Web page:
VAT reclaiming on a event tickets ??

Poshsalt
Poshsalt Posts: 113 Forumite
First Anniversary Name Dropper First Post
edited 23 June 2022 at 1:09PM in Small biz MoneySaving
Hi,
I'm going to do an event and this time the venue and I are doing a 75/25 split.
On there end its 25% + 20 VAT then I get my cut (55%).
They will be selling the tickets and they are vat registered.
If Im VAT registered can I reclaim that 20% back?


Regards

Comments

  • Grumpy_chap
    Grumpy_chap Posts: 14,860 Forumite
    First Anniversary First Post Name Dropper Combo Breaker
    I am not sure how you have worked out the 55% cut to you if the split is 75/25.

    Who is actually invoicing the customers?  It looks like that is the other party.  So, they sell a ticket for £100.  That is £100 including VAT, or £83.33+VAT.  That is the income to the other party.

    The other party does not keep 25%.  In order to get paid, you need to invoice the other party for your services associated with the ticket.  Your part is 75% of the £83.33, so you invoice £62.50 + VAT £12.50 = £75.  You pass on the £12.50 to HMRC through your quarterly VAT return.

    The other party will show in their accounts:
    Expense = £62.50 + input VAT £12.50 = £75 total
    Income = £83.33 + output VAT £16.66 = £100 total
    The other party will pass on the difference between input VAT and output VAT to the HMRC via their VAT-return, £16.66 - £12.50 = £4.16.  The other party retains the £83.33 - £62.50 = £20.83 to cover their expenses, overhead, profits.

    The total split of the £100 looks like this:
    VAT paid to HMRC by other party = £4.16
    Income to other party = £20.83
    VAT paid to HMRC by OP = £12.50
    Income to OP = £62.50

    All either company is doing on the VAT is collecting it on behalf of HMRC.
  • Poshsalt
    Poshsalt Posts: 113 Forumite
    First Anniversary Name Dropper First Post
    Thanks for your help, I've reread the contract and it says I get the 75/25 after VAT, so would that be the same as what you have put above?
  • Grumpy_chap
    Grumpy_chap Posts: 14,860 Forumite
    First Anniversary First Post Name Dropper Combo Breaker
    Are you VAT registered?

    If you are not VAT registered, then you would not be able to invoice your amount + VAT but the VAT-payable on the ticket price would be the same.  So, it would work like this:

    Other party sells the ticket for £100 including VAT
    Other party receives the income £83.33 + £16.66
    Other party pays £16.66 to the HMRC via VAT-return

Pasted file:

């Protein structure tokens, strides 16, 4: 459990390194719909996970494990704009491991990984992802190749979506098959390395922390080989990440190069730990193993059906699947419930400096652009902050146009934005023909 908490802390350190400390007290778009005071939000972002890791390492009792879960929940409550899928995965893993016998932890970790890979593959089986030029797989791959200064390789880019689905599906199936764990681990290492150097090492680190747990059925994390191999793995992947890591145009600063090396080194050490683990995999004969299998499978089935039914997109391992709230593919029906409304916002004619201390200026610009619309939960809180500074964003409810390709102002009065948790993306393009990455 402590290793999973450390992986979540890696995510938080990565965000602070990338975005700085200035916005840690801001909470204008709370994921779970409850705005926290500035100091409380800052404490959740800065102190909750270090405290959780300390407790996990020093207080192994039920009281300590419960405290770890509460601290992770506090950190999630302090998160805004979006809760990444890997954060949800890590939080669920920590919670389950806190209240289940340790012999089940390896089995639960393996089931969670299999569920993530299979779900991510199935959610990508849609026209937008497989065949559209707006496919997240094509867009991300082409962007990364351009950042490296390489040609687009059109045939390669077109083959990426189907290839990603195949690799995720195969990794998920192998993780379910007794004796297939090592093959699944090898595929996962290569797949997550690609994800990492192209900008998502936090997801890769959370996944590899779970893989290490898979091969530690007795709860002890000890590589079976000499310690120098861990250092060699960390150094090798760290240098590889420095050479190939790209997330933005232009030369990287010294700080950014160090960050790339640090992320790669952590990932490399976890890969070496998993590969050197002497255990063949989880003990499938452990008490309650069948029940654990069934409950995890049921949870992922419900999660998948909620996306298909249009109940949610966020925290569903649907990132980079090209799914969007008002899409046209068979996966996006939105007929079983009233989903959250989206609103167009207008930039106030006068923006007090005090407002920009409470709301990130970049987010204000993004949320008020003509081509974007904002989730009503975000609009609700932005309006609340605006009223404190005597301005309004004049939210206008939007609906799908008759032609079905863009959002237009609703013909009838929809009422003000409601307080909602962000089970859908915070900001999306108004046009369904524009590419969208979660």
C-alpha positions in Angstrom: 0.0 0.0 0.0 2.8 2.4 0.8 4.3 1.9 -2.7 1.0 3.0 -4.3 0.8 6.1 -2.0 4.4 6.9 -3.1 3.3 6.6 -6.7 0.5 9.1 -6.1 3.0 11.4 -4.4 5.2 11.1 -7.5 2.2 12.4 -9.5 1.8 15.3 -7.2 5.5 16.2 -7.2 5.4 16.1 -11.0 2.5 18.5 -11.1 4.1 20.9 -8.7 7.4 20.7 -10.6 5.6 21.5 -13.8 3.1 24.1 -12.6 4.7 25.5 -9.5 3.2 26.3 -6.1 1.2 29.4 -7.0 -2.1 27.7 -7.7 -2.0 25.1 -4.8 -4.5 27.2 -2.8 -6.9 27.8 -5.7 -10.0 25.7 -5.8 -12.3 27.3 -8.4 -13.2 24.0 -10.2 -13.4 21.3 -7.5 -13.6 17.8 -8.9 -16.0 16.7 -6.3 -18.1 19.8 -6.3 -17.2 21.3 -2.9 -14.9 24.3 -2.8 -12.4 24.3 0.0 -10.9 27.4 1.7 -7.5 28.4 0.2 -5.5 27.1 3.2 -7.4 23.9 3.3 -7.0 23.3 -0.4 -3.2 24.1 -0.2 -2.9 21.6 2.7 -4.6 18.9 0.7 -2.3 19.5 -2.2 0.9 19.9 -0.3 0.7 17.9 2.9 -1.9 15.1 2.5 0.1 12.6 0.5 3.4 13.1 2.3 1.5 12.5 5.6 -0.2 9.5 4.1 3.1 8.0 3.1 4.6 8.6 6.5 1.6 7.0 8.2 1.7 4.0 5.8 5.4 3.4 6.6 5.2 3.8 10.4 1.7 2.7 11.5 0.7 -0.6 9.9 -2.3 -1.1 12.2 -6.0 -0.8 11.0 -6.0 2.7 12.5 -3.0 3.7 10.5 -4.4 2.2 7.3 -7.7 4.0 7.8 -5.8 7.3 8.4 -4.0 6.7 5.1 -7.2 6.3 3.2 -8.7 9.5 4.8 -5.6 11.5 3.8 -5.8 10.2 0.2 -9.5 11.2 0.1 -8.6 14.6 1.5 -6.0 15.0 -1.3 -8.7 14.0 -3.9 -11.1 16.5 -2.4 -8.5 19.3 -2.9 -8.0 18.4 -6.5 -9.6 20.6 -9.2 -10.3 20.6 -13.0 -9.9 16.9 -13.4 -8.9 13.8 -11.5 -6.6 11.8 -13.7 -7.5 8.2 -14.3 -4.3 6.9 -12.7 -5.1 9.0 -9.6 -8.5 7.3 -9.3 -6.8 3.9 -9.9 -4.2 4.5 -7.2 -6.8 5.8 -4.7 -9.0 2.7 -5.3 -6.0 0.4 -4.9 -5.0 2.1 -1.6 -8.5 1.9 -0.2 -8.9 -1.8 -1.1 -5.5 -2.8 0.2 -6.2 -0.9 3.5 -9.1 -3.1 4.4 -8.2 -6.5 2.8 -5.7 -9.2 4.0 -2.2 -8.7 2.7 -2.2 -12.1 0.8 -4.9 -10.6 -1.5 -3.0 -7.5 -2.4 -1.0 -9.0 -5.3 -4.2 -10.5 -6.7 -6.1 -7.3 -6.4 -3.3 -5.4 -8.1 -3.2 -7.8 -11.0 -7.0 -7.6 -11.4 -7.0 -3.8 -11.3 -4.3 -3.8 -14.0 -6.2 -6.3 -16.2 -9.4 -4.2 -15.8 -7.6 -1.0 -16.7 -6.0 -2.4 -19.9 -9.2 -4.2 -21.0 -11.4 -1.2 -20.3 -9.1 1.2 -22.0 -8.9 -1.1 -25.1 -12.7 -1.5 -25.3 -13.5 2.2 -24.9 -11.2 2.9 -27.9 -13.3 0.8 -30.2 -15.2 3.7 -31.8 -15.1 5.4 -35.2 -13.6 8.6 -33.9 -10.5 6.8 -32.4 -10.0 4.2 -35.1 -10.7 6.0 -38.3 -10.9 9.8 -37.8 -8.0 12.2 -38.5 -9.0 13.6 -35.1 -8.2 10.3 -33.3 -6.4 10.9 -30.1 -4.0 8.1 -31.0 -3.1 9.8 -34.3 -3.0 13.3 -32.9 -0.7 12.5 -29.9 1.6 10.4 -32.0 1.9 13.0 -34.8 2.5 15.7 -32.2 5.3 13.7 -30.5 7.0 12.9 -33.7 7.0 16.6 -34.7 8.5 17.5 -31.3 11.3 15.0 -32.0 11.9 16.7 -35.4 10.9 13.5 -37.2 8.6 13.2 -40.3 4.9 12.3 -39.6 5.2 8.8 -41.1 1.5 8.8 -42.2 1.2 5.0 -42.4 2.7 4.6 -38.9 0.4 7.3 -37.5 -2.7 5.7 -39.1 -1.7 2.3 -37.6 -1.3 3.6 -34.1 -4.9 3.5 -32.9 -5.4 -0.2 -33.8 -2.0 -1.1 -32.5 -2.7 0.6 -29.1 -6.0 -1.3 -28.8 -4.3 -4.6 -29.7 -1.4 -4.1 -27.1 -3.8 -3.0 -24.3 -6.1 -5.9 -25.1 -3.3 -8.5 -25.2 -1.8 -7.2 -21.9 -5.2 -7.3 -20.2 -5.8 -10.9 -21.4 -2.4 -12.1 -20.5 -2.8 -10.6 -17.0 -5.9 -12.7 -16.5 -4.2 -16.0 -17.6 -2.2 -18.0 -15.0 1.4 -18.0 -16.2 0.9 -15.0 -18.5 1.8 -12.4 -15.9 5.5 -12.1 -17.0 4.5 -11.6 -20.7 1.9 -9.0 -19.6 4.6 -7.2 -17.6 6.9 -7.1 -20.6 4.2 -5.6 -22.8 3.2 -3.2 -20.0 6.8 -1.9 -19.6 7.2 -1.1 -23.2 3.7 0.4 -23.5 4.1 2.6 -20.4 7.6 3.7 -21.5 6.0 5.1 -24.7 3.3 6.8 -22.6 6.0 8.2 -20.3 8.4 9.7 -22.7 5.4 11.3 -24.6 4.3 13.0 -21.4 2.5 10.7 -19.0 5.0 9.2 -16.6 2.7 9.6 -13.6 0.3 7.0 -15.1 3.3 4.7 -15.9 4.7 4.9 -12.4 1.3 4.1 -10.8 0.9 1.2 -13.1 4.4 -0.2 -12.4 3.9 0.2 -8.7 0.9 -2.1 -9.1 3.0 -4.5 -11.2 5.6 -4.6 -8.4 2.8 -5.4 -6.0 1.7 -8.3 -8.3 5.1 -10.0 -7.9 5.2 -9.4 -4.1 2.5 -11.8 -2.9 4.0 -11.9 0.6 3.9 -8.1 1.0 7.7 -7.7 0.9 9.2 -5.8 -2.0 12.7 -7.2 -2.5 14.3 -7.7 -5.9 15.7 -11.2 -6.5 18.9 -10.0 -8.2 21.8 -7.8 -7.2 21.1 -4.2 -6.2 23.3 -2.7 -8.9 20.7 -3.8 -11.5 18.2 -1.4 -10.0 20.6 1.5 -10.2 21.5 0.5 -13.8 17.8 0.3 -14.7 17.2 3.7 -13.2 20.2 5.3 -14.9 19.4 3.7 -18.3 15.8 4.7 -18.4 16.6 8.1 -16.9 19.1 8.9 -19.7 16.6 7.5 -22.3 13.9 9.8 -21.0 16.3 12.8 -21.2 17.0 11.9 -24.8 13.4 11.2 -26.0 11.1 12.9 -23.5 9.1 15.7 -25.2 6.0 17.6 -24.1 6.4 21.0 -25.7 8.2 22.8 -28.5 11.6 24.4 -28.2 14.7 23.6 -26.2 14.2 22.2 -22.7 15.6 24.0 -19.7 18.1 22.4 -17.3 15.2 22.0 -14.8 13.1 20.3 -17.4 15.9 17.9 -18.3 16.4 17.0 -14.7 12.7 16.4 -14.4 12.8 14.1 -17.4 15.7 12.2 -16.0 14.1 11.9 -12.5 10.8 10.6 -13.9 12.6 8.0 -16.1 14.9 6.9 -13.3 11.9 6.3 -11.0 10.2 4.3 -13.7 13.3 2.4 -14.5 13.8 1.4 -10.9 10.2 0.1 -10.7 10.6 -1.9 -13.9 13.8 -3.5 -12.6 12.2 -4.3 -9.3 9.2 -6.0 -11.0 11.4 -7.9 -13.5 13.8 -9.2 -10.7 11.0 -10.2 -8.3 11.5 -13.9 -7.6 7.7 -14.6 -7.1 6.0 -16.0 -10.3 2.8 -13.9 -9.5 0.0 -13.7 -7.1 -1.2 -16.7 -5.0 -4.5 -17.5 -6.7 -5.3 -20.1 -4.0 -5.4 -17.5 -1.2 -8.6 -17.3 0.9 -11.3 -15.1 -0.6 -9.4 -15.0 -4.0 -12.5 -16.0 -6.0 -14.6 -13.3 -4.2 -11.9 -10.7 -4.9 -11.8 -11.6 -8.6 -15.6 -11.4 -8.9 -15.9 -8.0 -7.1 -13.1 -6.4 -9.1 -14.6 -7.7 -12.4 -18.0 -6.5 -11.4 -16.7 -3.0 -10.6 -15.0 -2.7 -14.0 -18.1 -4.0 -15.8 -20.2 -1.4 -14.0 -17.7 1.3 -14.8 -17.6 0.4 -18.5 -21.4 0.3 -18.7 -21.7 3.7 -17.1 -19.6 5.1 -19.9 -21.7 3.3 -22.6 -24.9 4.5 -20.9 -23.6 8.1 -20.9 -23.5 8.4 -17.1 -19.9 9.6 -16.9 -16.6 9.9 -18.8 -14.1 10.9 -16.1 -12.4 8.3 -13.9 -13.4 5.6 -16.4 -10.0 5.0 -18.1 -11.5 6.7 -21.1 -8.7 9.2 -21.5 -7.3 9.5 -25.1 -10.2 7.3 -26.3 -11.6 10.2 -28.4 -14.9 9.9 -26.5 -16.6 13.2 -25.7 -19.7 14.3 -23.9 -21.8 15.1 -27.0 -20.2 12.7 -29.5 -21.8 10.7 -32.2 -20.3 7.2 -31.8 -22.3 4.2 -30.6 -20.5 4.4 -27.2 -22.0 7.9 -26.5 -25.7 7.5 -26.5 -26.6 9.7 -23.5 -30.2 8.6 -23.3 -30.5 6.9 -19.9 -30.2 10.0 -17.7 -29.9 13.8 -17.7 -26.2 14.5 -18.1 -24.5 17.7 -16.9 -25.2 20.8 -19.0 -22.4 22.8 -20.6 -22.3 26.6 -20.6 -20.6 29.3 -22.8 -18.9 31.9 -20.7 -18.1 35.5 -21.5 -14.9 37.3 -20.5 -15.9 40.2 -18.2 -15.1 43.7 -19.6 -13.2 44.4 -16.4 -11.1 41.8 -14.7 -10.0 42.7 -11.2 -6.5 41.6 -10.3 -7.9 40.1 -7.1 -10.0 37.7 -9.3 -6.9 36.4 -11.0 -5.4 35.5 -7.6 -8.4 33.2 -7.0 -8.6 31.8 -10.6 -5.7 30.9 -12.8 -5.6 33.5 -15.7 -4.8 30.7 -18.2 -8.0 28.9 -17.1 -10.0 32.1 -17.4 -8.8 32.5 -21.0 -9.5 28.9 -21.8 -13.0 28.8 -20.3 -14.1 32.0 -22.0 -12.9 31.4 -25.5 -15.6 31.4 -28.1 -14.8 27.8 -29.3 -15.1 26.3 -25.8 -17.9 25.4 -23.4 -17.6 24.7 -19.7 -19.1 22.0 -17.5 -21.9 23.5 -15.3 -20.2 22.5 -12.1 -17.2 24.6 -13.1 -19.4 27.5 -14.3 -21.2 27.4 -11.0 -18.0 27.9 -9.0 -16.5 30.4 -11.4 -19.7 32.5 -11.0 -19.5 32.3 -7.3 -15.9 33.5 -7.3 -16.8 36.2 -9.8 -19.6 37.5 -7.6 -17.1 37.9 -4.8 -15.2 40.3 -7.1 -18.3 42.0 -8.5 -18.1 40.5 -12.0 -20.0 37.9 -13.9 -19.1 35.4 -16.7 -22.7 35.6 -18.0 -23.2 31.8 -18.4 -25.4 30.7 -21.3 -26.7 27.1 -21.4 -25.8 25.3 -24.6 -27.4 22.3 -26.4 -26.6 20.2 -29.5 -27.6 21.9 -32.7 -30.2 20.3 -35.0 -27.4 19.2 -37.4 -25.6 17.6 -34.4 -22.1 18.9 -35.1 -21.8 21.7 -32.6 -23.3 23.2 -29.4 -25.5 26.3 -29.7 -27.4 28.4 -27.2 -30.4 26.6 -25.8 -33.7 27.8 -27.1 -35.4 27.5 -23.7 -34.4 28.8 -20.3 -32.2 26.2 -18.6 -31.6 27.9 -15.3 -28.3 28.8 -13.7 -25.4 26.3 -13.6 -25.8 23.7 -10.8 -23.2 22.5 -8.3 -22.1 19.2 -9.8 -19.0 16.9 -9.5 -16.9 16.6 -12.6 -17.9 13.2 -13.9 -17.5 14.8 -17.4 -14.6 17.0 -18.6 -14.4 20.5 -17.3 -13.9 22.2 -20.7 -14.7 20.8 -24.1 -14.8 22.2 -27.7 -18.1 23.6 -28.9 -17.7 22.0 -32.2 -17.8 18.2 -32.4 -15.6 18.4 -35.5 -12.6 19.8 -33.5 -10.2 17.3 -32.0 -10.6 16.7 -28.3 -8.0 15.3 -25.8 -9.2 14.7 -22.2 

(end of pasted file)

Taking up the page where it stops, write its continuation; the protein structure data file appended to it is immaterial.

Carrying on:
Other party now has a balance of £83.33, of which they are keeping 25% = £20.83
    OP invoices the other party for 75% of £83.33 (no VAT as OP not VAT=registered) = £62.50

    Overall result is OP receives £62.50
    Other party receives £20.83
    HMRC receives £16.66
    No change overall.

    That still does not tie up with your comment about 55%.
  • Poshsalt
    Poshsalt Posts: 113 Forumite
    First Anniversary Name Dropper First Post
    Hi,
    I was going to get VAT registered for this event as in future I thought I'd have to reclaim the VAT from all future event and this would get me my 20% back.

    I asked the event how I would be billed for VAT they said
    "We will arrange a self-billing settlement, which will pay over to you - All ticket sales plus VAT Less our income share and associated costs."

    So what your saying is even if I get registed or not, all the outcomes is from a £100 ticket I get £62.50?
  • Grumpy_chap
    Grumpy_chap Posts: 14,860 Forumite
    First Anniversary First Post Name Dropper Combo Breaker
    It sounds as though the agent is assuming that you are VAT-registered.
    I also understand that you cannot enter into a VAT-self-billing agreement unless you are VAT-registered.
    It may be worth asking on the Cutting Tax board as someone there will be able to confirm for sure - provide a link to this thread for context.

    It is also unclear from what the agent has said exactly how much they propose to pass on. 
    "Less our income share and associated costs".  The incomes share is the 25% you referenced.  What are the associated costs they also propose to deduct?  Should those associated costs be covered by the income share?  
    That may be clunky phraseology by whoever wrote that, but you need to understand.
  • Poshsalt
    Poshsalt Posts: 113 Forumite
    First Anniversary Name Dropper First Post
    edited 28 June 2022 at 6:34PM
    thanks for your help :)
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